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    Sponsorship: how to be a smart sponsor

    If you own a business, chances are you get requests to sponsor events and teams. We want to give you our thoughts on what to sponsor, and when to say ‘no.’

    The first thing you want to do is determine whether there’s a business case for the sponsorship - that means deciding if spending this money will help generate income for your business. If so, the cost can be deducted by your corporation as a promotion expense, like advertising. Essentially, as long as the expense is reasonable and is incurred to generate sales, it’s a tax deduction.



    If there’s no benefit to the sponsorship, you may still be able to get a donation write-off if the organization you are sponsoring has charitable status and issues an official donation tax receipt. However, there isn’t a significant tax difference between a donation tax receipt and a business expense, like advertising.   

    If your business won’t benefit from the sponsorship and you want the full donation receipt, I would consider sponsoring personally, rather than through your corporation. This will eliminate any suspicion of benefit. Plus the tax benefit is usually better at the personal level.



    When you sponsor a good cause, it should generate some awareness or goodwill for your company. If your business receives signage, banners, or public recognition as a major sponsor, this is considered a benefit to the business. The fair market value of the benefit cannot be eligible as a donation, even if the organization is a charity. However, it would still qualify as a business expense.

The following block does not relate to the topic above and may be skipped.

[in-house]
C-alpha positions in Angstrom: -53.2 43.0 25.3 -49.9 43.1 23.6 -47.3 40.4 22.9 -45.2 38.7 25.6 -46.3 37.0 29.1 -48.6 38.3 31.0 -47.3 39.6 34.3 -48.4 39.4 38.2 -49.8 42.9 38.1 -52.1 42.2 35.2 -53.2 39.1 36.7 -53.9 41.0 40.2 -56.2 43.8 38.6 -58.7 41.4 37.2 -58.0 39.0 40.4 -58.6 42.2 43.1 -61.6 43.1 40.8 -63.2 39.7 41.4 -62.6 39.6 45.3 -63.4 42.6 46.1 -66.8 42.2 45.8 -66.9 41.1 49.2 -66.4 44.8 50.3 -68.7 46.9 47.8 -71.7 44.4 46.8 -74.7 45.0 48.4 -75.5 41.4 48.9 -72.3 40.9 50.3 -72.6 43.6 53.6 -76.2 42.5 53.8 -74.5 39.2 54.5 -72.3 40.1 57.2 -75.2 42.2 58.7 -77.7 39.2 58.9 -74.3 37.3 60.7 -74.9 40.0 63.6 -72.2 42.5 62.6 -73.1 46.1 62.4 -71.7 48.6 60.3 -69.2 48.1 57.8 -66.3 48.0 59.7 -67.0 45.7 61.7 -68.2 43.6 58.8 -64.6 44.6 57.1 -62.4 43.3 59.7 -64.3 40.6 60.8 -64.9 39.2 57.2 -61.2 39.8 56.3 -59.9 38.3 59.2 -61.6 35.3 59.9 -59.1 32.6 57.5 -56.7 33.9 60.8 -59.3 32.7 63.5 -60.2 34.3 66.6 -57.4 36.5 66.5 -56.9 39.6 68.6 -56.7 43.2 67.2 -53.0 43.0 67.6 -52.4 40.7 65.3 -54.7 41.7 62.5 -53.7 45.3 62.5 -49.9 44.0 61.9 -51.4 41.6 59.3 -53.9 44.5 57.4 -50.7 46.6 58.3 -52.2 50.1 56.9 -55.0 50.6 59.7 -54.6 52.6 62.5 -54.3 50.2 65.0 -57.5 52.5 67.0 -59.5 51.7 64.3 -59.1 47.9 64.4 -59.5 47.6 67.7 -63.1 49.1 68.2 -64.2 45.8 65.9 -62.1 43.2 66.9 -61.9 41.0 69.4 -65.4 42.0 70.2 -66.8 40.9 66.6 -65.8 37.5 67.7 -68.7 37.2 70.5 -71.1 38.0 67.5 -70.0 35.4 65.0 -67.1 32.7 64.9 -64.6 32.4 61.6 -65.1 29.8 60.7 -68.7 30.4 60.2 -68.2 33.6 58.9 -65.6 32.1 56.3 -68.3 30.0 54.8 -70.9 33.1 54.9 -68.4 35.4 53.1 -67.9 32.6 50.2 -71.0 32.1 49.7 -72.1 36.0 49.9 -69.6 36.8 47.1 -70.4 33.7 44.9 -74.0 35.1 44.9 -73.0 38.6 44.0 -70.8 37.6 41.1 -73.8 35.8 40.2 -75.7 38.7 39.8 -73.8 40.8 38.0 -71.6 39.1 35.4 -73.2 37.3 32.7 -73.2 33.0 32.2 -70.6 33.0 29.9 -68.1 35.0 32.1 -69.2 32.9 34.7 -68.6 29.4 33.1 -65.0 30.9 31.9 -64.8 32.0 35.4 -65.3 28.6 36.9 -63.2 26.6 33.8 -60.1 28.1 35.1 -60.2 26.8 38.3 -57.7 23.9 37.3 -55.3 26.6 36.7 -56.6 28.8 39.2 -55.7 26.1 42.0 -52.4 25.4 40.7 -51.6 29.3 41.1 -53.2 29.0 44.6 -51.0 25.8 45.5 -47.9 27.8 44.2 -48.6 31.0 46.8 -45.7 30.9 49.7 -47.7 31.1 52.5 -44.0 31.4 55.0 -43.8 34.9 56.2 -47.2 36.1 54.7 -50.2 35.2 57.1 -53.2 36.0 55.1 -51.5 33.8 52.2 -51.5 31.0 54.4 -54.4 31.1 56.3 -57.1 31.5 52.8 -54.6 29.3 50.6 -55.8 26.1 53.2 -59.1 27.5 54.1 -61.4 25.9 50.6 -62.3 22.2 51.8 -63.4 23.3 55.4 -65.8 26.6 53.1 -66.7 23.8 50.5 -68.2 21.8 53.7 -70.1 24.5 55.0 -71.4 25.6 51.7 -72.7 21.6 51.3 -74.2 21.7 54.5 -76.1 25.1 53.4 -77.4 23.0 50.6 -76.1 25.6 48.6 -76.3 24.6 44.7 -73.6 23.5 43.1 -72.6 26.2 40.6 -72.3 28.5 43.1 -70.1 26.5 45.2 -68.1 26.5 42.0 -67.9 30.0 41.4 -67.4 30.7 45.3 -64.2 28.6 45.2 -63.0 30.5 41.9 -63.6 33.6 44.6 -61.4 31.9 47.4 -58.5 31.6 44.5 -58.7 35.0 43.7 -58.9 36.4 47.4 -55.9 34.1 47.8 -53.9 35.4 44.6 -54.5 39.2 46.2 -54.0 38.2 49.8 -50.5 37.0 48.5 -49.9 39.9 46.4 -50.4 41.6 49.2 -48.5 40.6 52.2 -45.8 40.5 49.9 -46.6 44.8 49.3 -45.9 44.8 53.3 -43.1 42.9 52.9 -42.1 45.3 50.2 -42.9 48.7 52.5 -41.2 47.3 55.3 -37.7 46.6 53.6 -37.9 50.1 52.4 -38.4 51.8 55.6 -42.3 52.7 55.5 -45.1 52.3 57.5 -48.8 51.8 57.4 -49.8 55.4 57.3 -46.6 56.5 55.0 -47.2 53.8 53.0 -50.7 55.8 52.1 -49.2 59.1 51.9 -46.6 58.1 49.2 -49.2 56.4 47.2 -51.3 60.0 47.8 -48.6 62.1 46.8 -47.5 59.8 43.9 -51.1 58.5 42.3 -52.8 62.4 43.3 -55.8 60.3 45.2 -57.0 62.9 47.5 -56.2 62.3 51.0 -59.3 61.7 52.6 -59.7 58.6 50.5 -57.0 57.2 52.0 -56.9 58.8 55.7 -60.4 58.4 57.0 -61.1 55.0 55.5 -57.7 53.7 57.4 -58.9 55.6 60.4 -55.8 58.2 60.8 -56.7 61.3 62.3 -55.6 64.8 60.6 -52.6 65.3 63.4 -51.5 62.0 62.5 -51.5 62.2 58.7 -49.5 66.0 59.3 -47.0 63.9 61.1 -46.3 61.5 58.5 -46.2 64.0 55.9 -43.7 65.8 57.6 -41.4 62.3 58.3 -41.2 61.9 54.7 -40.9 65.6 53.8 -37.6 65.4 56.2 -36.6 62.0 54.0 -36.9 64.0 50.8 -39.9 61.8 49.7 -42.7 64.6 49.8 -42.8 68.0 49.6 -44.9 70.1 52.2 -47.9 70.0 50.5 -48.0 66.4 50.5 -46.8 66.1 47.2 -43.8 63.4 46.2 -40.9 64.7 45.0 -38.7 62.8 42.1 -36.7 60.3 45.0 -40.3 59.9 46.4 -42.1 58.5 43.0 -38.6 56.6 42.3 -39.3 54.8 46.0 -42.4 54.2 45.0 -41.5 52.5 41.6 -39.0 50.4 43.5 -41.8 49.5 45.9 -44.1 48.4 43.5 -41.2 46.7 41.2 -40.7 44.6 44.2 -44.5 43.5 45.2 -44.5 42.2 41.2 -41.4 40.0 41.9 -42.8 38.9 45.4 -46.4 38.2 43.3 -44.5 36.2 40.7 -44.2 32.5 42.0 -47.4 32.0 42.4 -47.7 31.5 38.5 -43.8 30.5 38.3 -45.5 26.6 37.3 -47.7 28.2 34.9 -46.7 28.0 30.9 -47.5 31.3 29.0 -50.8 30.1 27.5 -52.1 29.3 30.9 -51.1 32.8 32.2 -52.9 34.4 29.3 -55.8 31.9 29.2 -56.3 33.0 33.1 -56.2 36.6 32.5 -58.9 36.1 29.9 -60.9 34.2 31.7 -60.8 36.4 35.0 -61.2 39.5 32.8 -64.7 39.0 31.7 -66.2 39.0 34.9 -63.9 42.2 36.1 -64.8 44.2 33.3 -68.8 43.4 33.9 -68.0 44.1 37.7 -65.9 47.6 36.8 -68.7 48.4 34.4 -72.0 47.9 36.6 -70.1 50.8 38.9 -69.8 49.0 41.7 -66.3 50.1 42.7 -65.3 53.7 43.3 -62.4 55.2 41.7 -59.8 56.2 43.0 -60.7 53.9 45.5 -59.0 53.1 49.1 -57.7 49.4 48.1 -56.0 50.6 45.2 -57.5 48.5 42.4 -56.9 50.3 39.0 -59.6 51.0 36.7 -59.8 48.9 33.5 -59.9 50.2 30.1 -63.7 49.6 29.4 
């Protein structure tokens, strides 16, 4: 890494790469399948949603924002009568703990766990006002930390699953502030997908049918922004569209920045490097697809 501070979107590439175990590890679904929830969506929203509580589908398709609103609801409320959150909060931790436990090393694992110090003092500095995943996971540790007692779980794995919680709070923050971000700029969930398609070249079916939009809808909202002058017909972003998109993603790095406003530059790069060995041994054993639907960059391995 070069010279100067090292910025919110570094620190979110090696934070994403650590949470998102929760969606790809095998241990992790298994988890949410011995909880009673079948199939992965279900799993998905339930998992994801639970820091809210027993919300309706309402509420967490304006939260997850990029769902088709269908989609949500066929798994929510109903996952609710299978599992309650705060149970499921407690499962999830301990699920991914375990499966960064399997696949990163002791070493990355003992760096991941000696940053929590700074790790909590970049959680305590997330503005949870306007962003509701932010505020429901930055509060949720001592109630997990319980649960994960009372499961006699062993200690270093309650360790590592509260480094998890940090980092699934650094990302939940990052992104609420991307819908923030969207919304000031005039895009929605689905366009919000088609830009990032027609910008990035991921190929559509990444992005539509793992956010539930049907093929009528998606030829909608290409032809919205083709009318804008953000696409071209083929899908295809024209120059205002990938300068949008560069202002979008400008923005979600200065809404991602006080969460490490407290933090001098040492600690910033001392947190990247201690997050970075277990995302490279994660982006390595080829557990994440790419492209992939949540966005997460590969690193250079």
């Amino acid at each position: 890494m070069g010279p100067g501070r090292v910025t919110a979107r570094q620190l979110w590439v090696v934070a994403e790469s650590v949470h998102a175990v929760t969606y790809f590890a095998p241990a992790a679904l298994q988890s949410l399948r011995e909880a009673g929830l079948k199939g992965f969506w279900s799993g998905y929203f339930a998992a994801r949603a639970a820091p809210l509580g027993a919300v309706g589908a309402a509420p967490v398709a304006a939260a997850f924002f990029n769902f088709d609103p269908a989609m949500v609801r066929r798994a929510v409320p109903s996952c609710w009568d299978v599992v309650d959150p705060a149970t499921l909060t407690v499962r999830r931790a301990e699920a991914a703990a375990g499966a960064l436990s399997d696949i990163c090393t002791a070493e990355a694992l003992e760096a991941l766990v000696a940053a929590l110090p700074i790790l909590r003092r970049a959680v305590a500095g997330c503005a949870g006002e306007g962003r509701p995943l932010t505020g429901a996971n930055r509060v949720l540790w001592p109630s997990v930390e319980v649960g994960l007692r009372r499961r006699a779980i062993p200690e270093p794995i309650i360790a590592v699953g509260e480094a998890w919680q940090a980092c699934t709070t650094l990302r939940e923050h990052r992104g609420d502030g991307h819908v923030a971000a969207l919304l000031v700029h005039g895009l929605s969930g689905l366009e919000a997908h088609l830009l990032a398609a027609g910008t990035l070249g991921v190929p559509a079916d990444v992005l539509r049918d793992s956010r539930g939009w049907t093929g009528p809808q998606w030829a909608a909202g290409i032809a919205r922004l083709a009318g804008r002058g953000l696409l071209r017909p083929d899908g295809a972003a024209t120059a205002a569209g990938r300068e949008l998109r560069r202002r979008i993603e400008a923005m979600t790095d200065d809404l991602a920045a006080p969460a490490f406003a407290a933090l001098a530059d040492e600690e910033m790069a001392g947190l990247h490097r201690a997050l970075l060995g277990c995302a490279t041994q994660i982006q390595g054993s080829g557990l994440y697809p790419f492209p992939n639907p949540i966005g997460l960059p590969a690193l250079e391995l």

There are fairly strict rules around what counts as a benefit. Anything over and above a simple shout out alongside all the other donors, could be considered a benefit. Any special recognition as a major sponsor or use of a logo could be considered a benefit. If the fair market value of the promotion benefit cannot be determined then the donation amount cannot be determined, and no tax receipt can be issued.



    Some clients ask if they can donate some sports equipment to a team or prizes for a silent auction. You can do it, and it's treated the same as a cash donation as long as you can prove the fair market value. If the donation is over $1,000, you’ll need documents to prove the value, like professional appraisal or receipts, if brand new.

    So go ahead and support your local sports teams and charities! It’s good for the community, and good for business. If you have any questions, feel free to reach out to either of our Chartered Professional Accountants for some additional guidance. You can reach us here

    Read more about Corporate Taxes topics that may be helpful to you and your small business. 



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